عنوان مقاله [English]
نویسندگان [English]چکیده [English]
Having a left lateral strike slip, the Doruneh fault is located in the northeast of Iran. It is thesecond longest fault system (~700 km), after the Main Zagros Recent Fault system, in Iran. This fault is the response of the convergence between the Arabian and Eurasian plates in the regional tectonic map. Despite high potential seismicity, only two historical earthquakes with magnitudes greater than 7 more than, and no instrumental earthquakes with greater than 6, have been recorded for this fault. Therefore, it is necessary to determine the hazard of this fault in the area. One way to conduct the Earthquake Hazard Assessment is to calculate the slip rate, and one method for calculating the slip rate is measuring the displacement by the fault and dividing it by the period during which this displacement has occurred. Optically Stimulated Luminescence (OSL) is one of the best methods for determining sediment age in arid and semi-arid zones such as Iran.
Displacements of quaternary geological evidence (e.g., river beds) by the Doruneh fault also suggest this fault is active. In this study, the Shesh-Taraz area was selected because it is near populated areas, including Kashmar, Bardaskan, Khalilabd, Ali mardankhan, and Chenar. Fattahi et al. (2006) collected Optically Stimulated Luminescence (OSL) samples from the Shesh-Taraz and employed the weighted mean Infrared Stimulated Luminescence (IRSL) from the feldspar for slip rate determination. This investigation used similar samples but calculated the ages of both quartz and feldspar fragments using a different OSL method.
The samples were processed under subdued red light. A portion of the sample was taken by dry and wet sieving. The quartz and feldspar fragments were purified and separated by chemical treatment. The separated quartz and feldspar were mounted as monolayers on the 10 mm diameter Al discs for the single aliquot analysis using a silicon spray as an adhesive. The Equivalent Doses (De) of quartz and feldspar of each sample were calculated using the Minimum Age and Histogram Methods for which the Analyst program was used. By dividing the calculated Equivalent Dose by the Total Dose Rate, the ages of these samples were calculated.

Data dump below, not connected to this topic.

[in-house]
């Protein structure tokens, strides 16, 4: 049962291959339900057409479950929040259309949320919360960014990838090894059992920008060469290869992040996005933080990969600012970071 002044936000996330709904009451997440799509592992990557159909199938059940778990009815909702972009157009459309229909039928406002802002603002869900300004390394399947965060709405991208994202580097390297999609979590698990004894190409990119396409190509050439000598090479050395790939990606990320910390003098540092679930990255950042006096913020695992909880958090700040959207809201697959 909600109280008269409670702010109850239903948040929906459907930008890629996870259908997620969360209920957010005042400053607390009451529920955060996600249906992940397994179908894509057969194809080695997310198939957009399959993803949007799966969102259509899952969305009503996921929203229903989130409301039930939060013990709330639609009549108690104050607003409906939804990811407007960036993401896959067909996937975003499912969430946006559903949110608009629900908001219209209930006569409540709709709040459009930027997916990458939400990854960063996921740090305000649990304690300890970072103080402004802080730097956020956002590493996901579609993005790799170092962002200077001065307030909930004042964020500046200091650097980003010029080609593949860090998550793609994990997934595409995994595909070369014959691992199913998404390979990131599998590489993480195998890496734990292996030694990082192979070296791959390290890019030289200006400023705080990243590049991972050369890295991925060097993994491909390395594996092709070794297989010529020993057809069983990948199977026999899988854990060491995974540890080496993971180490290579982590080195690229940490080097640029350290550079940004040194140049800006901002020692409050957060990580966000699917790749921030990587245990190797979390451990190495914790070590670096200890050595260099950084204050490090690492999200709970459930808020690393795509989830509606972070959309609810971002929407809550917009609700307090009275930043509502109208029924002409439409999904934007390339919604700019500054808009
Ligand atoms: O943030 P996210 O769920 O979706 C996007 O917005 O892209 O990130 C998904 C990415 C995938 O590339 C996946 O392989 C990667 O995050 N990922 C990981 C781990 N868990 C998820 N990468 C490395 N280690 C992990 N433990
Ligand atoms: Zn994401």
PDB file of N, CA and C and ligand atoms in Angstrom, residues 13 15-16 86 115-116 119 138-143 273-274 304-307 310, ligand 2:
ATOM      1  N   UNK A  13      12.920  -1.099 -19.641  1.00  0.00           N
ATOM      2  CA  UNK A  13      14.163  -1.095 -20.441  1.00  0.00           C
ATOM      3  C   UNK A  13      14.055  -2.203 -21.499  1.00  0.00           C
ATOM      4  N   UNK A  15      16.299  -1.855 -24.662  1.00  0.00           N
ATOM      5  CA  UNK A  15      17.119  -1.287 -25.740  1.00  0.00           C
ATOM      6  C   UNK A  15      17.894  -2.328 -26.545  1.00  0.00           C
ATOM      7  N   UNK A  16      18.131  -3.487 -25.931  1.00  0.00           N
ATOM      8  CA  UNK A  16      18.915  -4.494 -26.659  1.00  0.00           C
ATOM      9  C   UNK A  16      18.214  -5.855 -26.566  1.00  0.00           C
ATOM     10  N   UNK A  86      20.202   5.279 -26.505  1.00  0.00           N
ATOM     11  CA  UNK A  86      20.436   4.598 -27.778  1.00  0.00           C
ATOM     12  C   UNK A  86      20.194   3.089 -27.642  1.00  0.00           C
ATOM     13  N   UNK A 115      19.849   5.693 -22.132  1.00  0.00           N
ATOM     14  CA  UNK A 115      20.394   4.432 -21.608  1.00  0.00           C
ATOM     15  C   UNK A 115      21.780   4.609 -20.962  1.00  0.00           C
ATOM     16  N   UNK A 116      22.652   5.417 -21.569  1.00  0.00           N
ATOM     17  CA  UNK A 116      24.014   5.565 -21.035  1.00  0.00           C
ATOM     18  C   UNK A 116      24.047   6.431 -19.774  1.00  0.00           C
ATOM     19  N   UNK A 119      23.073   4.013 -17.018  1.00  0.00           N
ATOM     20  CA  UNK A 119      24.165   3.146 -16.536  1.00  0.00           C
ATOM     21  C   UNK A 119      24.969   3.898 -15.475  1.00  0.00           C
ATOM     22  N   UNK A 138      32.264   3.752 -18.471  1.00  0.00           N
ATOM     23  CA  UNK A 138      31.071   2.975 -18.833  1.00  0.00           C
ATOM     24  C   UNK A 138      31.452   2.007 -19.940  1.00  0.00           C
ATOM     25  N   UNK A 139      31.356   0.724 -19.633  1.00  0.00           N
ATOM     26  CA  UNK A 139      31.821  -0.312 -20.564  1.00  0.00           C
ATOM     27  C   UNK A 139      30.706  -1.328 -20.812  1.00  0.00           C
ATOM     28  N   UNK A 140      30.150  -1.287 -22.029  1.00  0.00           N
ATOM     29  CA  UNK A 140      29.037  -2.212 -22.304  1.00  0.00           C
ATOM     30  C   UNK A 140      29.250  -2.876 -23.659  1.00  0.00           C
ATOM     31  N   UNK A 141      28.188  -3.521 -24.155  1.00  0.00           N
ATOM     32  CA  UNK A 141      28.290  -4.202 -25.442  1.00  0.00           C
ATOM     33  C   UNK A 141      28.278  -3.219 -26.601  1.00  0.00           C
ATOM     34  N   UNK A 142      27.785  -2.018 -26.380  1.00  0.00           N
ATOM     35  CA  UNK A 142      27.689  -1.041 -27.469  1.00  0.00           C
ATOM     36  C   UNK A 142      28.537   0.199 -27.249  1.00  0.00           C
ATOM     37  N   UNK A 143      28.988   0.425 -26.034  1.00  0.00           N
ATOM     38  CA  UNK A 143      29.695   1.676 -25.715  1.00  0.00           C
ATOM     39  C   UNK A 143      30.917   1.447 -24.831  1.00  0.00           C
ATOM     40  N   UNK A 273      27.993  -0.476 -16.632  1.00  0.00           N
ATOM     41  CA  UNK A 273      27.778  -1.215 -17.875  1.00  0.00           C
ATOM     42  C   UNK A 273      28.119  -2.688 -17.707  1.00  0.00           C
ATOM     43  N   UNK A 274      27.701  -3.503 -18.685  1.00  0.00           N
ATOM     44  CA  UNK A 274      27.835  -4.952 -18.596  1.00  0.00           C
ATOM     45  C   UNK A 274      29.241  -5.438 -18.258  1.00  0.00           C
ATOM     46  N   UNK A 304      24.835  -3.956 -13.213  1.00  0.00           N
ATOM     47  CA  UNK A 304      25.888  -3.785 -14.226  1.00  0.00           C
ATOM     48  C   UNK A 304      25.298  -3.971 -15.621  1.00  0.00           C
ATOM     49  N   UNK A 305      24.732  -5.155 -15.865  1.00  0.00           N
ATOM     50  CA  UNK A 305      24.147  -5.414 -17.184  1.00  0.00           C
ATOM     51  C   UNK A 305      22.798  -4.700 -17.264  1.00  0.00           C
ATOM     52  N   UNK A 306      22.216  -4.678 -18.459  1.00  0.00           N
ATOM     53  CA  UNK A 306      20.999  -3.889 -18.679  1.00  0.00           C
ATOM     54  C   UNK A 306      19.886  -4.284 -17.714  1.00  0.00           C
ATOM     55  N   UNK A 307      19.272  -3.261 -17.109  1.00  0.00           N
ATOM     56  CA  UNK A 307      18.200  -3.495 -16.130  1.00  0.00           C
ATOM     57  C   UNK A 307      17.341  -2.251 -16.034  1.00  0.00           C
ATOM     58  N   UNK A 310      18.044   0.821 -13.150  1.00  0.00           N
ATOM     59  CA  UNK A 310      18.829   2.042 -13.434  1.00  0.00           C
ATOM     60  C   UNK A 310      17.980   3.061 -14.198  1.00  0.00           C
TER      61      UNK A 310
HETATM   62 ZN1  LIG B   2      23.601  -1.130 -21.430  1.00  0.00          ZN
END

The estimated ages for T1, T1a and T2, from the quartz samples using the Minimum Age Method were 3.49±0.75, 7.67±0.95, and 4.57±1.34 ka, respectively, and employing the Histogram Method were 3.88±3.15, 10.99±10.5, and 7.99±4.45 ka, respectively. The estimated ages for the feldspar samples with the Minimum Age Method were 6.23±0.48, 7.40±2.23, and 4.96±0.25 ka, respectively, and with the Histogram Method were 7.61±1.22, 9.40±1.79, and 8.07±2.43 thousand years, respectively.
The displacement of geomorphologic evidence was measured by satellite images (Landsat and Quick Bird Image). Because of high accuracy of the field-measured displacement, in comparison to the satellite image displacement measurements, we calculated the slip rate by dividing the values calculated using the former method of displacement by OSL ages into the newly estimated ages.
The estimated slip rates for T1, T1a and T2, using quartz samples with the Minimum Age Method were 6.30±1.39, 3.26±0.43, and 1.75 ±0.56 mm.yr-1, respectively, and with the Histogram Method were 5.67 ±4.61, 2.28±2.18, and 1±0.57mm.yr-1, respectively. The estimated slip rates for T1, T1a and T2, using the feldspar samples with the Minimum Age Method were 3.53±0.31, 3.38±1.03, and 1.61±0.22 mm.yr-1, respectively, and with the Histogram Method were 2.89 ±0.48, 2.66 ±0.52, and 0.99 ±0.32 mm.yr-1, respectively.
Comparative studies of the luminescence signals of quartz and feldspar showed that the results of feldspar are more reliable. The range of the slip rates calculated in this study includes the range of slip rates determined by previous studies. Therefore, additional studies in this region are required.